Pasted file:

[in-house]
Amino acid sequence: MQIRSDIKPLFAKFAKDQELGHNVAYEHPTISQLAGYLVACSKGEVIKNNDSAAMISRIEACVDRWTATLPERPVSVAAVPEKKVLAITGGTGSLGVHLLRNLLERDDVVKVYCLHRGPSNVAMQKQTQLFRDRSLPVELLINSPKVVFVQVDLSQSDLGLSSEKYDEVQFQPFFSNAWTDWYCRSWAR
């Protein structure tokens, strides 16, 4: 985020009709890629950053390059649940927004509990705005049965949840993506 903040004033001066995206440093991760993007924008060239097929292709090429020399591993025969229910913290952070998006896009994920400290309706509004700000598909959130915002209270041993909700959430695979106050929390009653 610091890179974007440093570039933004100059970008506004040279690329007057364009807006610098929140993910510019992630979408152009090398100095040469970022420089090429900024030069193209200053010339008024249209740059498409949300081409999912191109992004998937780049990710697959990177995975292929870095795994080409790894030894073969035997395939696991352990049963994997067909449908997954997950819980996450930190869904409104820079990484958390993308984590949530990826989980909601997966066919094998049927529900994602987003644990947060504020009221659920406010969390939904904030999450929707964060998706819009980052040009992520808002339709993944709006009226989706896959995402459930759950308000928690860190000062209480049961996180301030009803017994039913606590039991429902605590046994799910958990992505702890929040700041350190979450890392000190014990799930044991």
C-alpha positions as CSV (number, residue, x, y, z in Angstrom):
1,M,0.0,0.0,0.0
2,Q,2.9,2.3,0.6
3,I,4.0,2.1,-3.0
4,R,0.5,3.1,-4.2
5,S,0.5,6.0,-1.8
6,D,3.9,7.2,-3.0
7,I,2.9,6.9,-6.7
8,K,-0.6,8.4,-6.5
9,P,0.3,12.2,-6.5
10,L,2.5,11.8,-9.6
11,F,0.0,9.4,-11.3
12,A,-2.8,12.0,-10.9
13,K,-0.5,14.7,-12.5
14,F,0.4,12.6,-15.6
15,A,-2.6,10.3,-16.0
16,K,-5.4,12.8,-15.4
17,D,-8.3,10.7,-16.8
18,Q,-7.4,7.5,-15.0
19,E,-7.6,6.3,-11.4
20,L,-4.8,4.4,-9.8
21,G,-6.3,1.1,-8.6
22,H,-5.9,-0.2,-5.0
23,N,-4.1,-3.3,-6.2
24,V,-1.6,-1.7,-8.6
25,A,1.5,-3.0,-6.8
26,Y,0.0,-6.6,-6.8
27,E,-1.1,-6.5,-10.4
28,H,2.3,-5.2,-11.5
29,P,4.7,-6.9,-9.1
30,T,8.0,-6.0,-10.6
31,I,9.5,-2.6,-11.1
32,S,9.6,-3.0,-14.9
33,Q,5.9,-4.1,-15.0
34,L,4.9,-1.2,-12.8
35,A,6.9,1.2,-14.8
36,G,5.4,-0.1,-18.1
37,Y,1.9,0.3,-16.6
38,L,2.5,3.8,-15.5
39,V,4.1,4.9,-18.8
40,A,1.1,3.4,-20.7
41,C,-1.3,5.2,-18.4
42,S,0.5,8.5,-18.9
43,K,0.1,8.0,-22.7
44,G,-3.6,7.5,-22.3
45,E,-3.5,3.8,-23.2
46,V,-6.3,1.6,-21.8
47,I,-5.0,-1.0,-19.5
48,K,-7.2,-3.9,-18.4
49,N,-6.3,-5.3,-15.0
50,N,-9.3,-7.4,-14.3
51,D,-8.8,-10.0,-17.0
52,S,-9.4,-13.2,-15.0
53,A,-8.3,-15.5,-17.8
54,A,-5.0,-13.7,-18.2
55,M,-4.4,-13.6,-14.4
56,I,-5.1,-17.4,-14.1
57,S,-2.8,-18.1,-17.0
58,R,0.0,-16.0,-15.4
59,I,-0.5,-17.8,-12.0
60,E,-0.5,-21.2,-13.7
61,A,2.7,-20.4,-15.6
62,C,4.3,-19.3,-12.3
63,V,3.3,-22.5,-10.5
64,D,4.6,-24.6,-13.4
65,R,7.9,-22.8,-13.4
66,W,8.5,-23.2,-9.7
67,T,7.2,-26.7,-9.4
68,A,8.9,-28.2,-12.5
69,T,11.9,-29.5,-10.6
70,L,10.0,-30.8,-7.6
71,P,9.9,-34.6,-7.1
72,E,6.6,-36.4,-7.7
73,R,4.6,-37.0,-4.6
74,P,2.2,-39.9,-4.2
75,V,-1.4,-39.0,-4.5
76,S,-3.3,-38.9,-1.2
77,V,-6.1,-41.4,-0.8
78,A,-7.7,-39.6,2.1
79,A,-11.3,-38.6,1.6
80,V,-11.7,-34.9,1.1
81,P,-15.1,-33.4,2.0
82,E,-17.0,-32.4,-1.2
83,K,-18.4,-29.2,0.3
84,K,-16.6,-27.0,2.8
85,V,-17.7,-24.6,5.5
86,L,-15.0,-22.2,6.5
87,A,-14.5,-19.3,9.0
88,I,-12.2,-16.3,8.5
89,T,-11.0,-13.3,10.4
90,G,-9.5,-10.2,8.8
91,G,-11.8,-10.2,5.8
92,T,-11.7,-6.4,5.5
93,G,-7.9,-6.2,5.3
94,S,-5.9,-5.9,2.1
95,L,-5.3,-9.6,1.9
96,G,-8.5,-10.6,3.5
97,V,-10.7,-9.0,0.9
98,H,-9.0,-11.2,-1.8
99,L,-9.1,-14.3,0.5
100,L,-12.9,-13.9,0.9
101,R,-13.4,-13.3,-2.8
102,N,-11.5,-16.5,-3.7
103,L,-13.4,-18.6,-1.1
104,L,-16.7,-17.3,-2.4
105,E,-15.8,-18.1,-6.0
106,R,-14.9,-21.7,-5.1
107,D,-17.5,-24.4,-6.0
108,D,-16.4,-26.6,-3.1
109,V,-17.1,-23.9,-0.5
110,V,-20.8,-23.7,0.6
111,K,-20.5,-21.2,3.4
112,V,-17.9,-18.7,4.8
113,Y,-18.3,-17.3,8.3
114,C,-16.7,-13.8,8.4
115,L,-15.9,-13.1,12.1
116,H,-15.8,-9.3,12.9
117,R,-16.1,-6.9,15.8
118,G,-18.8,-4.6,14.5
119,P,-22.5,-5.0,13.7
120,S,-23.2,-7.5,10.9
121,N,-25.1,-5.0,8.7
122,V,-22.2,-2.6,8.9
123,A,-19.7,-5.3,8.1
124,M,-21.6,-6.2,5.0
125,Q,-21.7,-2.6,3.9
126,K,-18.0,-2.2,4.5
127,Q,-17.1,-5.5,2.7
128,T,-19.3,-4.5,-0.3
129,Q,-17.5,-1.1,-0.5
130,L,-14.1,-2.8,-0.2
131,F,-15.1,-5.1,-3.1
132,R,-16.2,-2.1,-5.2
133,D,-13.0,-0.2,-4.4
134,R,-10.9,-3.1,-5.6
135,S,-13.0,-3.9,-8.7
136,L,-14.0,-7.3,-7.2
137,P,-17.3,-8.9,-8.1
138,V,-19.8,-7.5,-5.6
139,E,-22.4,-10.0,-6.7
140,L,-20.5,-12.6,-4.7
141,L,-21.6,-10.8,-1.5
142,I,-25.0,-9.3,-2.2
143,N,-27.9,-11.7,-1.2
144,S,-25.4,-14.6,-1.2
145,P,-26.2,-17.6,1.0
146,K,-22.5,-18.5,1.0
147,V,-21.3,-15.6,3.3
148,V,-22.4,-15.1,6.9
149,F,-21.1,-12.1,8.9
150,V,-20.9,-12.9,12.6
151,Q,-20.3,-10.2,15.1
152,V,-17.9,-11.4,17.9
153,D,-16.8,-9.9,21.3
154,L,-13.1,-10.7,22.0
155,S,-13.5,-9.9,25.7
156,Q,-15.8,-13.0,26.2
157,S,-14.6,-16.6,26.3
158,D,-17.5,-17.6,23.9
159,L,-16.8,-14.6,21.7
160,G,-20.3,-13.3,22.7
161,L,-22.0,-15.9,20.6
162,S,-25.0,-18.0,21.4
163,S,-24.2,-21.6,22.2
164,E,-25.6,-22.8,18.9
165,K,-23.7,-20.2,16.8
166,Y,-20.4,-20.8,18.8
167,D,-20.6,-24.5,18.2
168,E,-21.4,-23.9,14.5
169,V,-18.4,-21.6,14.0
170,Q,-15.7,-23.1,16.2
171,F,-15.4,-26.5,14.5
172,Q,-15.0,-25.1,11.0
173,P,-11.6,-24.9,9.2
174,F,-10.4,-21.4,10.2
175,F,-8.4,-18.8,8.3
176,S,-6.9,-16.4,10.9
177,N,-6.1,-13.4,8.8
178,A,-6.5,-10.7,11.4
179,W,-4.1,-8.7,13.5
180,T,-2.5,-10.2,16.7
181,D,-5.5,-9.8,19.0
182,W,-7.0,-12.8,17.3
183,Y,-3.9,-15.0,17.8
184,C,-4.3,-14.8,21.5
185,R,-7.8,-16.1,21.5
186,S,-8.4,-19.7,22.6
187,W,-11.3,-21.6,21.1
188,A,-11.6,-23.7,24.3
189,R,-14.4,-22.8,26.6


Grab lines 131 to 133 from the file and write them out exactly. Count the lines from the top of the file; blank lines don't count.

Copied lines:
127,Q,-17.1,-5.5,2.7
128,T,-19.3,-4.5,-0.3
129,Q,-17.5,-1.1,-0.5